Demi Lovato's Recovery Documentary Is Amazingly Brave

Demi Lovato certainly could have taken the route that many celebrities do after a trip to rehab: she could have hunkered down, preemptively informed the media that she wouldn't entertain any treatment-related questions, and quietly relegated that part of her life to a brief paragraph in her Wikipedia profile.

Instead, Lovato's been unflinchingly brave and open about her struggles. Instead of keeping it a secret, she told the public that her treatment was for bulimia and self-injury, and she joined forces with Seventeen magazine to talk to young girls about "the pressure to be perfect."

In a brutally honest MTV special titled Demi Lovato: Stay Strong that airs tonight, Lovato continues to tell it like it is—even going so far as to confess that she sometimes doesn't think she can beat her own demons.

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As you may remember, Lovato was touring with the Jonas Brothers in 2010 when she left to enter a treatment facility (for what was described at the time as "physical and emotional issues"). Rumors flew that a violent altercation with a back-up dancer triggered the rehab stint, and Lovato later said that she deeply regretted the incident:

Lashing out was my cry for help. Wow, who was I to do that? I’m very ashamed. I wasn’t in the right state of mind at all.

Her parents and manager convinced her to get help in October of 2010, and she underwent nearly three months of inpatient treatment. 

In tonight's MTV special, Lovato is shockingly honest about the challenges she continues to face:

There’s days where you’re going to struggle. I cannot tell you that I have not thrown up since treatment. I cannot tell you I’ve not cut myself since treatment. I’m not perfect. This is a daily battle that I will face for the rest of my life. (...) I don’t think I’m fixed. People think you’re like a car in the body shop. You go in, they fix you, and you’re out like brand-new. It doesn’t work like that. It takes constant fixing.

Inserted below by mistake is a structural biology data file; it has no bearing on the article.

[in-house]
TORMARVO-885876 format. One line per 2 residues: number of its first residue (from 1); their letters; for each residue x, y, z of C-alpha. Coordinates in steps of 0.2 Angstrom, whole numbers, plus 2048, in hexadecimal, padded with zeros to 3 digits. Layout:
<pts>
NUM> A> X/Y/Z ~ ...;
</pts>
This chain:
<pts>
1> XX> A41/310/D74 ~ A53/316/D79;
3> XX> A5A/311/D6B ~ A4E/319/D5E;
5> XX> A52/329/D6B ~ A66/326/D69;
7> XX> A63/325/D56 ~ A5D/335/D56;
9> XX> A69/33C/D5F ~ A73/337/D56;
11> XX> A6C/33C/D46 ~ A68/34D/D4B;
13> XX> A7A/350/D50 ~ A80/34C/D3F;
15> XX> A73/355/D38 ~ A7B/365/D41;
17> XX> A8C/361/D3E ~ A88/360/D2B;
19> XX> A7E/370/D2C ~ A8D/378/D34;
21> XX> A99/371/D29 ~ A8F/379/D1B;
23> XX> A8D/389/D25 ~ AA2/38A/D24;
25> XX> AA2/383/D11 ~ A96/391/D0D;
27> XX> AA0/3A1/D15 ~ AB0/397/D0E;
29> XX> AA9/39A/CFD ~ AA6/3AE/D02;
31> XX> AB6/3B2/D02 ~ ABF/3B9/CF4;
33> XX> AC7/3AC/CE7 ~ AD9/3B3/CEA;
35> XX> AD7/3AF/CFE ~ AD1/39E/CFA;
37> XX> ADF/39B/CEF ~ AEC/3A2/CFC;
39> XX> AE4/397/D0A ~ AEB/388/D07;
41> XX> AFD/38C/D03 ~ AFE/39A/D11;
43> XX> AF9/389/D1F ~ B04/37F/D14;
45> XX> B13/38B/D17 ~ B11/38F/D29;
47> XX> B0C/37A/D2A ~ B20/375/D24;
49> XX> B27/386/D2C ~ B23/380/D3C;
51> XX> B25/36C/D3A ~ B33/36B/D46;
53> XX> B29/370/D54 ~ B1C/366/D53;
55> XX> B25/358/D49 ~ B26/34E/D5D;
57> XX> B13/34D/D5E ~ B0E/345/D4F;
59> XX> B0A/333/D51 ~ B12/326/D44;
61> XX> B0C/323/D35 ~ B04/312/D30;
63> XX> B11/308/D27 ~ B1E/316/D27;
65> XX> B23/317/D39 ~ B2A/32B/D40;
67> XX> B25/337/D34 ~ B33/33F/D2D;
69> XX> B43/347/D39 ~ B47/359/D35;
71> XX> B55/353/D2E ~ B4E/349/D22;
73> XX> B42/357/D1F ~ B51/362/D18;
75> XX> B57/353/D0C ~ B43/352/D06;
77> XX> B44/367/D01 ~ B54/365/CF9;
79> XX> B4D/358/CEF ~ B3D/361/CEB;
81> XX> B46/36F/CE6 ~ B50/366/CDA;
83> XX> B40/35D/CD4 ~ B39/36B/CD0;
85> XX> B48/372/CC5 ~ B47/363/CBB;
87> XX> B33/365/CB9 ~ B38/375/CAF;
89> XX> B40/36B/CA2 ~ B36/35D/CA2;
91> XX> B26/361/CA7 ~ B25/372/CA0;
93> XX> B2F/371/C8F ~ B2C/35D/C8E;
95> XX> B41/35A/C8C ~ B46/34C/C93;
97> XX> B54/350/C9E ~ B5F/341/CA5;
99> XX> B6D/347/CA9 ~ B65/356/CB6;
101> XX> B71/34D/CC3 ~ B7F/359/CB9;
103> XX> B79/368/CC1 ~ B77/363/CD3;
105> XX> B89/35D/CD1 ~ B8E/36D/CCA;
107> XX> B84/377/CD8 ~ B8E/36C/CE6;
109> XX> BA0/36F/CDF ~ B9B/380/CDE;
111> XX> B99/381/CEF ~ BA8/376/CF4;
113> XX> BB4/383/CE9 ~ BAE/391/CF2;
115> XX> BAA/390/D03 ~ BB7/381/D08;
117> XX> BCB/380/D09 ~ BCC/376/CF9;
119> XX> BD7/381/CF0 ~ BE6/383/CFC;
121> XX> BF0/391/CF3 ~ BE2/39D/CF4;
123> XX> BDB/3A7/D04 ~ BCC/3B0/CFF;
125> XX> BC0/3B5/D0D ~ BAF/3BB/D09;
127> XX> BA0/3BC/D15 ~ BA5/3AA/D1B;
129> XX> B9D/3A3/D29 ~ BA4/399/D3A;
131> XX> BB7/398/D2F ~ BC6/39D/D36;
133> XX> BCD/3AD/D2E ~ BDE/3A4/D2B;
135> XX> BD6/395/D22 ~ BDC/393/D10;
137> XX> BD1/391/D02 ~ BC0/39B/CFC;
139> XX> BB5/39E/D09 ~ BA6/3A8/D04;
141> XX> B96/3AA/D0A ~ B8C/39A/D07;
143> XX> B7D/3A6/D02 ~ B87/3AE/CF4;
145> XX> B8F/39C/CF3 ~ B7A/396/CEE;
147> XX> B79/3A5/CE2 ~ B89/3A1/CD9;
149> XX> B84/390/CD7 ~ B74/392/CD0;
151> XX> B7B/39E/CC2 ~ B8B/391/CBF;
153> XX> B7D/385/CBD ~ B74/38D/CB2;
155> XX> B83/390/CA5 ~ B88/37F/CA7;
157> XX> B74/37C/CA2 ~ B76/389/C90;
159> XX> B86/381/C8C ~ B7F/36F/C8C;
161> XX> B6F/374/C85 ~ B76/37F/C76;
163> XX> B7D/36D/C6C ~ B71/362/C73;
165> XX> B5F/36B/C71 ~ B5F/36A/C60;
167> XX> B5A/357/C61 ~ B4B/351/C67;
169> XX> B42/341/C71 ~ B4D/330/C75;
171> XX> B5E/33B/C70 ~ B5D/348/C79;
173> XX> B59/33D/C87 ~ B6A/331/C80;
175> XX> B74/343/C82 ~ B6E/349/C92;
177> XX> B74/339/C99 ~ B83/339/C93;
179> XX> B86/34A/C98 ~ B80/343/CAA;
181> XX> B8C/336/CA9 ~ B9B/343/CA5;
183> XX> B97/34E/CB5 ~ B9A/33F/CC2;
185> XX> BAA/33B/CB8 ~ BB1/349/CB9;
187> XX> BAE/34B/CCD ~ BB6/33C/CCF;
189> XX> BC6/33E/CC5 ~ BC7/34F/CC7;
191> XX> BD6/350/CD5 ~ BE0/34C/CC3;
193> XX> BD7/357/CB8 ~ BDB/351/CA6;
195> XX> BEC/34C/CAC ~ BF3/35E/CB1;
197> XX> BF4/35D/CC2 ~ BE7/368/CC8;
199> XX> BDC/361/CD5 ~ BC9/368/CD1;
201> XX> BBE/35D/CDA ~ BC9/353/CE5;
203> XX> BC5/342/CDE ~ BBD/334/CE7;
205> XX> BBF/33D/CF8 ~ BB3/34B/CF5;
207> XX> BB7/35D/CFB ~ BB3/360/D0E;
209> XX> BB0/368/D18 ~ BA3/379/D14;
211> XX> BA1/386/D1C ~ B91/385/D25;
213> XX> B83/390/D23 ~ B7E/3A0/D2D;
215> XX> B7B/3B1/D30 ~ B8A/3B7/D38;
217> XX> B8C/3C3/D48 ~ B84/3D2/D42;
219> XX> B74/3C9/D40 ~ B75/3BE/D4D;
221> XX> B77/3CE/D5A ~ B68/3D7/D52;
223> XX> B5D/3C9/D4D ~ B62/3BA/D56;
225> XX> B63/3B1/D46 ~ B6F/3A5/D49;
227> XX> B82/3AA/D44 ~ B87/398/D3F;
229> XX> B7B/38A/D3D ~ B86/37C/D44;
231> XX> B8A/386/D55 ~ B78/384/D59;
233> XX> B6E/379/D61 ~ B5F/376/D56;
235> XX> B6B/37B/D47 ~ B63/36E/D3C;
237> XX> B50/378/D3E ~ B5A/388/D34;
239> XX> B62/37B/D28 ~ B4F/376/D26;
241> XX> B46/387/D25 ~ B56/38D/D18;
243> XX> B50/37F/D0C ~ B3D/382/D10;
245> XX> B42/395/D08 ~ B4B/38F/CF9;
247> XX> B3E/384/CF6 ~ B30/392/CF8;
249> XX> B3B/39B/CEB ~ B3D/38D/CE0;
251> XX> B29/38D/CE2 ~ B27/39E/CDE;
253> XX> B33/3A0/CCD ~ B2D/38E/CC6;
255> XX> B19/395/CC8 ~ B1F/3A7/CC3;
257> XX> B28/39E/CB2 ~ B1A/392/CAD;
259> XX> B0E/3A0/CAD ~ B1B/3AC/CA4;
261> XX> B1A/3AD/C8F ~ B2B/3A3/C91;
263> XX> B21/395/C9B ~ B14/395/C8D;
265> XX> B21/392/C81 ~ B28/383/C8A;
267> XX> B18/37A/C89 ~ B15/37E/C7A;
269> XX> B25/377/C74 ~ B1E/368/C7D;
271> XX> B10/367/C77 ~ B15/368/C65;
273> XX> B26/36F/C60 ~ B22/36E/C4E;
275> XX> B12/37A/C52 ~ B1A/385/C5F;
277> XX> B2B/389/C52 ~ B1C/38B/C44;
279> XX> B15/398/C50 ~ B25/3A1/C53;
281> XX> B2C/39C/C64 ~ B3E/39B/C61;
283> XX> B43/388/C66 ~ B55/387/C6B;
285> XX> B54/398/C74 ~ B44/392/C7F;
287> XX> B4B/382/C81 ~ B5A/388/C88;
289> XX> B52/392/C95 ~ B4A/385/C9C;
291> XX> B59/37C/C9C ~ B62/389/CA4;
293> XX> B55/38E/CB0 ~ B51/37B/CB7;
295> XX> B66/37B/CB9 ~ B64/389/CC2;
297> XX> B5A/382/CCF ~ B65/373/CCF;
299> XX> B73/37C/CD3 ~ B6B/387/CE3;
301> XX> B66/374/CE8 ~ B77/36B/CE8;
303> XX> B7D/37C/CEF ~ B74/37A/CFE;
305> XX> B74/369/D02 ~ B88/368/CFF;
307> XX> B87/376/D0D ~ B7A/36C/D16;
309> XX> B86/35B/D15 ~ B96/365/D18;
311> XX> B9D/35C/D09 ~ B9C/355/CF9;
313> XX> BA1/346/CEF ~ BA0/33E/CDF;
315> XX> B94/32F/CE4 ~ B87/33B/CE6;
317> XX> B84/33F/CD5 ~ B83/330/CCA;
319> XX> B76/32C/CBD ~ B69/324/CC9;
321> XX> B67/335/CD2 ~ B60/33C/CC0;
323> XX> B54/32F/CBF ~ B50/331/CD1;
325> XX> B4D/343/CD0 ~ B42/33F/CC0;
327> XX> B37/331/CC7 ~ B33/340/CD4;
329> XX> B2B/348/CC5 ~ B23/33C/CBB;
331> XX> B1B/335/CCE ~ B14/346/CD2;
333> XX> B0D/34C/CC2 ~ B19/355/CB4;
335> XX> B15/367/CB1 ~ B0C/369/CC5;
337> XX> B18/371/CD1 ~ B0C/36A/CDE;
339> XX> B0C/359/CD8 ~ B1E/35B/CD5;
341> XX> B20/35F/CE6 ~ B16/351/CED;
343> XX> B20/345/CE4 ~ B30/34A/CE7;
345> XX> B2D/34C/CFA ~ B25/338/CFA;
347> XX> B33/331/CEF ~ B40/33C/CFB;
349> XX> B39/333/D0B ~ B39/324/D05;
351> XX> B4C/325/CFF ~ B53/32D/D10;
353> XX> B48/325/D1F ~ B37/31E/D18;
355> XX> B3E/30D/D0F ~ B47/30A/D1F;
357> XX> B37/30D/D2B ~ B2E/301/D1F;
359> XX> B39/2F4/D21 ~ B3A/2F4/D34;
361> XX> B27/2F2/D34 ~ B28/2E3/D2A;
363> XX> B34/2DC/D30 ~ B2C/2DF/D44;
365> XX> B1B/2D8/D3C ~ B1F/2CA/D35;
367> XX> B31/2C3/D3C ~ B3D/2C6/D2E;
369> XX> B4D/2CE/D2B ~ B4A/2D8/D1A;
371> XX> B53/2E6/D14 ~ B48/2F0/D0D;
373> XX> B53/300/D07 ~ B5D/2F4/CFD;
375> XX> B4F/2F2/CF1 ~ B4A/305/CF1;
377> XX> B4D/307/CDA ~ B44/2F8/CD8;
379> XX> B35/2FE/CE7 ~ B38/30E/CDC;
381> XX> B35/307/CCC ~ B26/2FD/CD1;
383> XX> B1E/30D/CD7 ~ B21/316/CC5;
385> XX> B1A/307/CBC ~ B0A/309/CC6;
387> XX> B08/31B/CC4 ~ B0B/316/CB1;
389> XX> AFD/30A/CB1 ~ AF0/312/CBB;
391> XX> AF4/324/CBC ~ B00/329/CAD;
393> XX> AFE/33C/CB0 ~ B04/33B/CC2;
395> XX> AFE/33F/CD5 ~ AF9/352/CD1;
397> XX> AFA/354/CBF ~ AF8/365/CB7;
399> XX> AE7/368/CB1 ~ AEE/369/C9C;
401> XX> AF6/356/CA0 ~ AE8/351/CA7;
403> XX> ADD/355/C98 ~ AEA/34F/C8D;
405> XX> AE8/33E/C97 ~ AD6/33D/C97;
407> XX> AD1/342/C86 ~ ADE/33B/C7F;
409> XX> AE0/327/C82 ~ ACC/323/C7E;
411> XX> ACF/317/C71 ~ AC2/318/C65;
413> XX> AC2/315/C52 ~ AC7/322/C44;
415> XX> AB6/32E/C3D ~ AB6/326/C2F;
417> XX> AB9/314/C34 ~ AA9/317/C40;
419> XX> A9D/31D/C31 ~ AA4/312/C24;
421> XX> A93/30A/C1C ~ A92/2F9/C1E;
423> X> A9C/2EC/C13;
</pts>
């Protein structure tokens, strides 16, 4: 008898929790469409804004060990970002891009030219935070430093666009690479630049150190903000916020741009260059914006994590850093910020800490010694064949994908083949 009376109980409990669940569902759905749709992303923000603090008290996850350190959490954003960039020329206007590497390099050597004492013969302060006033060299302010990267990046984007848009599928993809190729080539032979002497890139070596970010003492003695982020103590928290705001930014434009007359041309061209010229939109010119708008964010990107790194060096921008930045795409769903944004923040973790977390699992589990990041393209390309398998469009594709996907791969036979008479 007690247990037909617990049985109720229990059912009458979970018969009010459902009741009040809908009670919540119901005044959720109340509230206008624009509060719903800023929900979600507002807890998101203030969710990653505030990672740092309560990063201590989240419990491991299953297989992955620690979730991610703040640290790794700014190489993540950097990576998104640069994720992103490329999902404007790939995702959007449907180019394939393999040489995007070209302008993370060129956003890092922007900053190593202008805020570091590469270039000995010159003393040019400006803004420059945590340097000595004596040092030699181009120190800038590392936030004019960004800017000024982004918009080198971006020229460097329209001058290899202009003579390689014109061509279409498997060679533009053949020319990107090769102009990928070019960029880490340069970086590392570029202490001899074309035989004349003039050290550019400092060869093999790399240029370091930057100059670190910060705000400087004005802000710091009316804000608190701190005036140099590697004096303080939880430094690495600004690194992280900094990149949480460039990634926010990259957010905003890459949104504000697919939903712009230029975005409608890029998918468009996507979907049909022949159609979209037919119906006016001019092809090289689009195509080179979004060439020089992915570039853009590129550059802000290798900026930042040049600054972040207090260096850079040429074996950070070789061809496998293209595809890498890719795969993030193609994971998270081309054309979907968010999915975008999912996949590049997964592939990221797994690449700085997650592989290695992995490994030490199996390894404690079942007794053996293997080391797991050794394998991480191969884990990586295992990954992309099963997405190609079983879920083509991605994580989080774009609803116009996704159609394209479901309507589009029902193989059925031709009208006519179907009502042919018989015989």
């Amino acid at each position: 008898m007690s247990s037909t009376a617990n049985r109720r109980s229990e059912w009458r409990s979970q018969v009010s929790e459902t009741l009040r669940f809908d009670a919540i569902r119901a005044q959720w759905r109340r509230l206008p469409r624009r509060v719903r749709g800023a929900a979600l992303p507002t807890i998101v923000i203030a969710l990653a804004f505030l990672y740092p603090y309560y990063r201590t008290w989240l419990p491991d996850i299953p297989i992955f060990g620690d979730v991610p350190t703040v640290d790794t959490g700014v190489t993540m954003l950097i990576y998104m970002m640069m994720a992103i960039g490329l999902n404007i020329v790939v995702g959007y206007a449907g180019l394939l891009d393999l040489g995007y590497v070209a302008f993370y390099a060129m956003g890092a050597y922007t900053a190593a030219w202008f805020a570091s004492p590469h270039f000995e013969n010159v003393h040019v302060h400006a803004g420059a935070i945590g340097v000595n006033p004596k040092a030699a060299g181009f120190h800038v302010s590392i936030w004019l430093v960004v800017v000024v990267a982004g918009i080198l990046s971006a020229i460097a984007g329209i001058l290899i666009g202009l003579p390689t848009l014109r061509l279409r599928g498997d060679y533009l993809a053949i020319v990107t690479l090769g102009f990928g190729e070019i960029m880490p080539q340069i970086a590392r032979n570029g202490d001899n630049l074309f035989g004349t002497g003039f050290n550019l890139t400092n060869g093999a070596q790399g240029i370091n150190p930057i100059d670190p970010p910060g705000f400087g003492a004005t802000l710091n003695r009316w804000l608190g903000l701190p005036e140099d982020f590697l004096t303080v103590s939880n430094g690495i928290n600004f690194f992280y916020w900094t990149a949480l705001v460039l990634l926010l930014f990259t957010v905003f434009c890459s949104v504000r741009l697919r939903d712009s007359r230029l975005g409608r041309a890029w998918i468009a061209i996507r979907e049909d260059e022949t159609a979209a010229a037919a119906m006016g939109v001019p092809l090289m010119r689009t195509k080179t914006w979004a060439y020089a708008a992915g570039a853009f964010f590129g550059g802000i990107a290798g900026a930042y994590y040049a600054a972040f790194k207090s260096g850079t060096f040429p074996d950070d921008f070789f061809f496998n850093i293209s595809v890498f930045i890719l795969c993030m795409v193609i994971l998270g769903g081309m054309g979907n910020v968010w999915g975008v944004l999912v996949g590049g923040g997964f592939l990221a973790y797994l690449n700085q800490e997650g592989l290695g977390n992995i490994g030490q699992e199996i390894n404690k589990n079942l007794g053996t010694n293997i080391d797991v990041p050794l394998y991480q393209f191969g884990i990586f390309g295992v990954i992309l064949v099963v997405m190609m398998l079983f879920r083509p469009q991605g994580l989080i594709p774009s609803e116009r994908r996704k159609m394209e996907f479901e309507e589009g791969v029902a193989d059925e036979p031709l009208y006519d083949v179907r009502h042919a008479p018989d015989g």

I've long been impressed by Lovato's choice to help other young people by publicly addressing her mental health issues, but I think I'm even more blown away that she continues to talk about her recovery. This is a pretty big deal for a young celebrity, after all—being up front about the fact that she isn't "fixed" could potentially cause problems for her career. She might get passed over for a film role because producers view her as a risk, or miss out on sponsorships because she no longer represents the squeaky clean innocent Disney star she once was.

More from The Stir: Demi Lovato Stands Up to Weight Obsessed Bullies

The fact that she's willing to talk about her personal life means that she truly believes she can make a difference in others by doing so, and I think that makes her a pretty amazing young woman. I also think it means she's got a better shot at staying healthy, and I'm certainly pulling for her.

Are you impressed by Demi Lovato's openness, or do you think she should keep things to herself for the sake of her career?



Image via MTV

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